winnings minus the wager). This is regular gambling withholding.
If the winner of reportable gambling winnings doesn't provide
a TIN, you must backup withhold on any such winnings that
aren't subject to regular gambling withholding. The backup
withholding rate is identical to the regular withholding rate of
24%. That is, backup withholding of 24% applies if the winnings
are at least $600 but not more than $5,000 and are at least 300
times the wager. Figure backup withholding on the amount of the
winnings reduced, at the option of the payer, by the amount
wagered

2. Sweepstakes, Wagering Pools, and Lotteries
File Form W-2G for each person to whom you pay $600 or more
in gambling winnings from a sweepstakes, wagering pool, or
lottery (including a state-conducted lottery) if the winnings are at
least 300 times the amount of the wager. The wager must be
subtracted from the total winnings to determine whether
withholding is required and, at the option of the payer, to
determine whether reporting is required. The wager must be
subtracted at the time of the first payment.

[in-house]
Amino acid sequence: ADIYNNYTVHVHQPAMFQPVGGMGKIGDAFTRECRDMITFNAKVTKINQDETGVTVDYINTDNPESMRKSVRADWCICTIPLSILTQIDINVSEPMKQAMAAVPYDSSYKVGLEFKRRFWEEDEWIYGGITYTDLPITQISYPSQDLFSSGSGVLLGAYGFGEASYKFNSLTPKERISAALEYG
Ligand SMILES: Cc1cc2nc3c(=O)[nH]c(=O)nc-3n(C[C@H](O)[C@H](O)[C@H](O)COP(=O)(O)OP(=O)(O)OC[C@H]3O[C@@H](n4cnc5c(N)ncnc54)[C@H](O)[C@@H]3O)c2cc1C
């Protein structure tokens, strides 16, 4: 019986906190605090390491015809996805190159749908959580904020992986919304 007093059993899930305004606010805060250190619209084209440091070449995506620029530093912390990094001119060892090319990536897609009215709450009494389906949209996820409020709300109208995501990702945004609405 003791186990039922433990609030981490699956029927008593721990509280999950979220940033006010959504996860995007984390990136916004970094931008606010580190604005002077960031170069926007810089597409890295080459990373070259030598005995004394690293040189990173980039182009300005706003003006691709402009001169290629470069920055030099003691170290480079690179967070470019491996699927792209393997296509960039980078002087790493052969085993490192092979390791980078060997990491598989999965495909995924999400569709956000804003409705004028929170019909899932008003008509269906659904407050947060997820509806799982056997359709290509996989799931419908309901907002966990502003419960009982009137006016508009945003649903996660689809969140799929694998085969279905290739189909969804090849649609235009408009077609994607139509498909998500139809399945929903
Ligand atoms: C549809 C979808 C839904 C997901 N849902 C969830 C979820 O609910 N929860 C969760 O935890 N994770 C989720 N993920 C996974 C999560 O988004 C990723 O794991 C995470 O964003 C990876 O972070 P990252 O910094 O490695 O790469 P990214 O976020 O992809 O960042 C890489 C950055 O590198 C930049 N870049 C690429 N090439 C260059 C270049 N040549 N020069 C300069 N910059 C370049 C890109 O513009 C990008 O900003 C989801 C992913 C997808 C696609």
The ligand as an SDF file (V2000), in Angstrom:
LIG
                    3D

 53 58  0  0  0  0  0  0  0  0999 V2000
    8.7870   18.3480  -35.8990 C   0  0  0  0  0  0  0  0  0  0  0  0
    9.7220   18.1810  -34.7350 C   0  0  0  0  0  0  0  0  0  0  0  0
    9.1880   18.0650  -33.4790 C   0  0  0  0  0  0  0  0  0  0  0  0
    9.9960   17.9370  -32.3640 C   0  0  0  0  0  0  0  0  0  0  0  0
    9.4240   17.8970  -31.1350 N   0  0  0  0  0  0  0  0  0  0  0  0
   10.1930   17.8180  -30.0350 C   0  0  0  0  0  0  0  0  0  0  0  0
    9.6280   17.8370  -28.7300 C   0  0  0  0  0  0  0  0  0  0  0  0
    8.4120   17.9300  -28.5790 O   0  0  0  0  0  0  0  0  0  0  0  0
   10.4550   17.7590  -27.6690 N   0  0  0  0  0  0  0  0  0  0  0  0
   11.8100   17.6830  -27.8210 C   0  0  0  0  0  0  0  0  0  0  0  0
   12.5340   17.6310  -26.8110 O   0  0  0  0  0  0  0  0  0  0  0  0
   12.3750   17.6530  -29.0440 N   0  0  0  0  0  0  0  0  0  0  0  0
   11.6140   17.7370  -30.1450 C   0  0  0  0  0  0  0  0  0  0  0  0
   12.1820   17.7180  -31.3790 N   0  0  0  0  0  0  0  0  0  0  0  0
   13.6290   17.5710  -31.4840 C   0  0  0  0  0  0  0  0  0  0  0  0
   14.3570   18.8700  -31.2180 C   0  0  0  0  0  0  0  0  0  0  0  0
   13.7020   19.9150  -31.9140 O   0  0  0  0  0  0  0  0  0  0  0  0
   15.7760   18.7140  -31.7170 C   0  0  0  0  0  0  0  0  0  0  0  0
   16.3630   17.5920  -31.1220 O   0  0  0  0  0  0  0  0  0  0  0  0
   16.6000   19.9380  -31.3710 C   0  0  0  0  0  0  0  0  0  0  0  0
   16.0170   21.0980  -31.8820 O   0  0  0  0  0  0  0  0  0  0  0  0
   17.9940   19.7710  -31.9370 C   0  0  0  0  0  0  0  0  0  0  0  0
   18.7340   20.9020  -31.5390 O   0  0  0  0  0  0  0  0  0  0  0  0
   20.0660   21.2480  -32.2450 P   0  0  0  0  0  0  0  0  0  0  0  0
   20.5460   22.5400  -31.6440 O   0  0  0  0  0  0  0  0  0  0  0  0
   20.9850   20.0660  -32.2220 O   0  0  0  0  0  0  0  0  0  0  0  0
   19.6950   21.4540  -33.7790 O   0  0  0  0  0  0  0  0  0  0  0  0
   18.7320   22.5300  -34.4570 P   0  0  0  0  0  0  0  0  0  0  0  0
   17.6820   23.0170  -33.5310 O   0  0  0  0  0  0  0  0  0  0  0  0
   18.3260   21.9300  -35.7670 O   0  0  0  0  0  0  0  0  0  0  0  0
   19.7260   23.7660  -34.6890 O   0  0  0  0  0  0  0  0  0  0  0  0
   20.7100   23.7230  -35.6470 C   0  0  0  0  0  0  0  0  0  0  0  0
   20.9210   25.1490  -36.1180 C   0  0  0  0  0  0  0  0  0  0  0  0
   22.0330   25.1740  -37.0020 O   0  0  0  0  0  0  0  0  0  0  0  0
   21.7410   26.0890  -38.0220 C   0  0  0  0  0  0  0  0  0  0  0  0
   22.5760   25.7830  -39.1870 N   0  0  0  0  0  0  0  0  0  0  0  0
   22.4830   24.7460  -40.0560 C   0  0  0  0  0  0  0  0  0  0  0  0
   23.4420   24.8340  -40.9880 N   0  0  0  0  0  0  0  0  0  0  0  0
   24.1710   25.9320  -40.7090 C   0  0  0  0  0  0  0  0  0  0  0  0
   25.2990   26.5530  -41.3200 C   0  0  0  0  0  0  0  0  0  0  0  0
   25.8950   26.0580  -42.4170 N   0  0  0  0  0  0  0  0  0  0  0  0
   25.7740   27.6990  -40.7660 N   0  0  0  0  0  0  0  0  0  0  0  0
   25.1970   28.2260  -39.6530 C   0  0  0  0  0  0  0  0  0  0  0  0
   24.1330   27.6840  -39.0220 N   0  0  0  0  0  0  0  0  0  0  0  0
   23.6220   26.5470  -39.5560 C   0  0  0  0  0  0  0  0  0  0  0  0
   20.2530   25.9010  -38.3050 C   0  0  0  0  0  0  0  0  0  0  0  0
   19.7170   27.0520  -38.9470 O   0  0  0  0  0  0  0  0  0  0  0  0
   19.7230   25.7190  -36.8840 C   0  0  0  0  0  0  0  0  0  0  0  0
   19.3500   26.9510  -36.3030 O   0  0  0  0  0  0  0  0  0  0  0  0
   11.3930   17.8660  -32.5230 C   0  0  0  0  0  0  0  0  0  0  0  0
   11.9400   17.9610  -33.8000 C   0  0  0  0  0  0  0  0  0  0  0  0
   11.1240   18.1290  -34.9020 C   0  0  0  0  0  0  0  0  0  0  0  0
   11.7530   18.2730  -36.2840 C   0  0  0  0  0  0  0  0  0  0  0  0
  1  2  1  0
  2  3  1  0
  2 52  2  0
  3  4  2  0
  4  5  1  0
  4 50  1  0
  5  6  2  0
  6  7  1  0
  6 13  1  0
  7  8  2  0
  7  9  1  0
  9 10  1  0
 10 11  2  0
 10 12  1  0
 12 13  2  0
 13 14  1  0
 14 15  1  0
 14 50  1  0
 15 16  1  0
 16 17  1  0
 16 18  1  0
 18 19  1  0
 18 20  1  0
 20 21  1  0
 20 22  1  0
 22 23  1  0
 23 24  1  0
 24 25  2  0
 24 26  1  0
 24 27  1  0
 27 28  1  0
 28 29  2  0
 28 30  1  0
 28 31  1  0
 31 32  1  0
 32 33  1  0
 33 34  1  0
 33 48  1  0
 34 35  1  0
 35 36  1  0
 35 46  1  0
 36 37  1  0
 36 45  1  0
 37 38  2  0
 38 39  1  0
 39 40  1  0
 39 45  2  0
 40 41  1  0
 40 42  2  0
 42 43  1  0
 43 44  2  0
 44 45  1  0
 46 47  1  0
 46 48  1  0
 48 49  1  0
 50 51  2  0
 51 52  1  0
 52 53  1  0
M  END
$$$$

The requirements in this section apply to church raffles,
charity drawings, etc. In the case of one wager for multiple raffle
tickets, such as five for $1, the wager is considered as $.20 for
each ticket.

Withholding
You must withhold federal income tax from the winnings if the
winnings minus the wager exceed $5,000. Withhold 24% of the
proceeds (the winnings minus the wager). This is regular
gambling withholding. If the winner of reportable gambling
winnings doesn't provide a TIN, you must backup withhold on
any such winnings that aren't subject to regular gambling
withholding. that backup withholding rate is identical to the
regular withholding rate of 24%. That is, backup withholding of
24% applies if the winnings are at least $600 but not more than
$5,000 and are at least 300 times the wager. Figure backup
withholding on the amount of the winnings reduced, at the option
of the payer, by the amount wagered.

3. Bingo, Keno, and Slot Machines
File Form W-2G for every person to whom you pay $1,200 or